3 of 3 people found the following review helpful
Joy Division's Seminal Debut Album,
This review is from: Unknown Pleasures (Audio CD)
I was thinking again about this 1979 debut album from Manchester's finest (OK along with Steven's mob) and wondering about the meaning and/or significance of the title. I'm not sure whether the band had anything specific in mind (maybe an attempt to dispel misplaced assumptions about their name) but certainly this collection of songs might have been viewed as rather impenetrable on first listening (particularly given the superficial immediacy - 1-2-3 go! - of much of the music around at the time). Indeed, in their previous incarnation as Warsaw, the band exhibited a closer link with punk (albeit not quite of the 1-2-3 go! kind) whilst also providing clear pointers to their later more distinctive style. Indeed, this style was to prove a tad revolutionary in musical terms, making them one of the most influential bands (I would argue) of all time (in the same league, in this respect as The Velvets, Bowie and The Smiths) and certainly one of the most exciting (and powerful) live bands I ever saw from this era, along with The Clash.
Funnily enough, though, I do have something of a bugbear with Unknown Pleasures, namely Martin Hannett's production. Now I know it could be argued that the muted, industrial sound (like something from Lynch's Eraserhead) of the album stacked up with the band's monochrome visual appearance and restraint (apart, of course, from Ian Curtis' manic live dancing), however I still would have preferred something slightly crisper (still raw, though) that conveyed more of their stunning live sound. I guess, given Hannett's reputation, the band were also probably wary of getting thumped if they tried to impose their views too far (I've read that Bernard Sumner had a similar feeling about the album's sound).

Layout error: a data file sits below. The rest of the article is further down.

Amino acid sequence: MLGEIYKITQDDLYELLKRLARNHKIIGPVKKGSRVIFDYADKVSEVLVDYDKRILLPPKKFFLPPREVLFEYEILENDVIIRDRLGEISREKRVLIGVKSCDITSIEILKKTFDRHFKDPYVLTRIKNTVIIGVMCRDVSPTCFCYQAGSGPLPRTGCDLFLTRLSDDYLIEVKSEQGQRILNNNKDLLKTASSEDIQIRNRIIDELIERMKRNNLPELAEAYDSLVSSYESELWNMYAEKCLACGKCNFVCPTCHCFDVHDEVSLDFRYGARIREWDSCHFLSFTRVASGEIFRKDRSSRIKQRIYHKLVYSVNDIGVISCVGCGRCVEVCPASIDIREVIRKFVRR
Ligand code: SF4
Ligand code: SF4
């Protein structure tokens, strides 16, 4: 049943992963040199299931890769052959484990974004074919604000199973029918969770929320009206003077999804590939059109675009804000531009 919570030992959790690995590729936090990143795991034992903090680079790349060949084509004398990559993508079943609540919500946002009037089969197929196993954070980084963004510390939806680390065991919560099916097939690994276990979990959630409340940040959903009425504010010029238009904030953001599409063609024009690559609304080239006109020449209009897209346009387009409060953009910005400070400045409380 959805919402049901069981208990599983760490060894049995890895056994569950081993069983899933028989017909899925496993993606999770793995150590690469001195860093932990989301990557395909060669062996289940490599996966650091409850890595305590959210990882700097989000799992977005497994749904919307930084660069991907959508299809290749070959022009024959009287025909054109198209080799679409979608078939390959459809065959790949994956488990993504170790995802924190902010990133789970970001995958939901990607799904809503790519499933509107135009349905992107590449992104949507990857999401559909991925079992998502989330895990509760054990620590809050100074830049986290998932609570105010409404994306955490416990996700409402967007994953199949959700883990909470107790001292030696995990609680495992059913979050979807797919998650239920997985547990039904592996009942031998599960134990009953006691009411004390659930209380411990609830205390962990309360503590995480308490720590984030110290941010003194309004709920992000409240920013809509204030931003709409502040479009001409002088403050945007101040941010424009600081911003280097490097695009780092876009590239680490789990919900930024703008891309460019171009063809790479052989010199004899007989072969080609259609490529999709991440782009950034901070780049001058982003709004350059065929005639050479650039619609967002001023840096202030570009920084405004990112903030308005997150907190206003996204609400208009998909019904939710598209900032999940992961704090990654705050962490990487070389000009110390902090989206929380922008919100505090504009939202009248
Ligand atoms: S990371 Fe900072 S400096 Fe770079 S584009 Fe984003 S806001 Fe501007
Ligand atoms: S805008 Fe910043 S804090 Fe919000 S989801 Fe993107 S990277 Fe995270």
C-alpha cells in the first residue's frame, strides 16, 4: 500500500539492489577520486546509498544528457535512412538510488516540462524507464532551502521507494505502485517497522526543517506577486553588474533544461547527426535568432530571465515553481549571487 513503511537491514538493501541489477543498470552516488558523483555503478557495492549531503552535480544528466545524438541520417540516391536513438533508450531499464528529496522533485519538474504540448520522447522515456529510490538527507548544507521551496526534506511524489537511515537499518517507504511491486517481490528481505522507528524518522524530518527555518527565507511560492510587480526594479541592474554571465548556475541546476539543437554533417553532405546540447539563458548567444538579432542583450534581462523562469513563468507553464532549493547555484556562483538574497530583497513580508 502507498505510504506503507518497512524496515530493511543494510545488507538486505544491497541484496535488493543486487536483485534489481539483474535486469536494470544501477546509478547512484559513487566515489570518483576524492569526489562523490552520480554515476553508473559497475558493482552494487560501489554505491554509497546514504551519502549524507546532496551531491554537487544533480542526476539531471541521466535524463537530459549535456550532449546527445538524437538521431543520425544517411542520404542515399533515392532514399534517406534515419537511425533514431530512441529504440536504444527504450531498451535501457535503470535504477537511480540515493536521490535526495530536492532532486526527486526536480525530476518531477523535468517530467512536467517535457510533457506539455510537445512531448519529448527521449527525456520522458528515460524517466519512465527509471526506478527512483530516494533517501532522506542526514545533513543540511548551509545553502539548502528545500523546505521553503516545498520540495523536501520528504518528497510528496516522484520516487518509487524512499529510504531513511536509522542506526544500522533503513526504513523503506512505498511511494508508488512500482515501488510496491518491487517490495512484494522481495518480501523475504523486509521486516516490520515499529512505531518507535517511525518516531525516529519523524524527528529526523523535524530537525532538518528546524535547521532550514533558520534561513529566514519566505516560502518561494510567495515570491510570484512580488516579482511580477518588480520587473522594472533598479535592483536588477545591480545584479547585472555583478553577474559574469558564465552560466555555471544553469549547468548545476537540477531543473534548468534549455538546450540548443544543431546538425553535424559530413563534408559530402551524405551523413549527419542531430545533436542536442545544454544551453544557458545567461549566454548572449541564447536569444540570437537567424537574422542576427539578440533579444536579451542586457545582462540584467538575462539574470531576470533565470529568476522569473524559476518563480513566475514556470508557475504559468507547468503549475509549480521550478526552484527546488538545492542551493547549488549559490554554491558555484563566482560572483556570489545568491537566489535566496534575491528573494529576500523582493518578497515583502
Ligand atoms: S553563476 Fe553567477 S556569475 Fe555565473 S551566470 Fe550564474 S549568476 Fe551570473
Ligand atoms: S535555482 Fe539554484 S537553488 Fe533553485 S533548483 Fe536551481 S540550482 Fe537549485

Despite these reservations, though, what is not in doubt is that this was (is) a collection of brilliantly vibrant, atmospheric and powerful songs, and featuring some of the most poetic lyrics you will ever hear, filled to the brim with Ian Curtis' feelings of personal angst. Of course, the band also featured one of the top rhythm sections of their era in Steve Morris' dextrous drumming and Peter Hook's distinctive, low-slung, pounding bass, all overlaid with Bernard Sumner (née Albrecht's) minimalist guitar. Of the songs, probably the most well-loved (by me also) would include the brilliant (and somewhat uncharacteristic) up-tempo opener Disorder, the sonic powerhouses of Day Of The Lords, New Dawn Fades and Shadowplay, together with (probably the most 'commercial' song here ) She's Lost Control. However, we should also not lose sight of the fact that even the less immediately imposing songs such as the atmospheric Candidate and Wilderness, together with the more overtly punky Interzone, are each perfectly judged gems.
I would certainly set aside any doubts about the overall sound characteristics and proclaim Unknown Pleasures as a 'must have' album.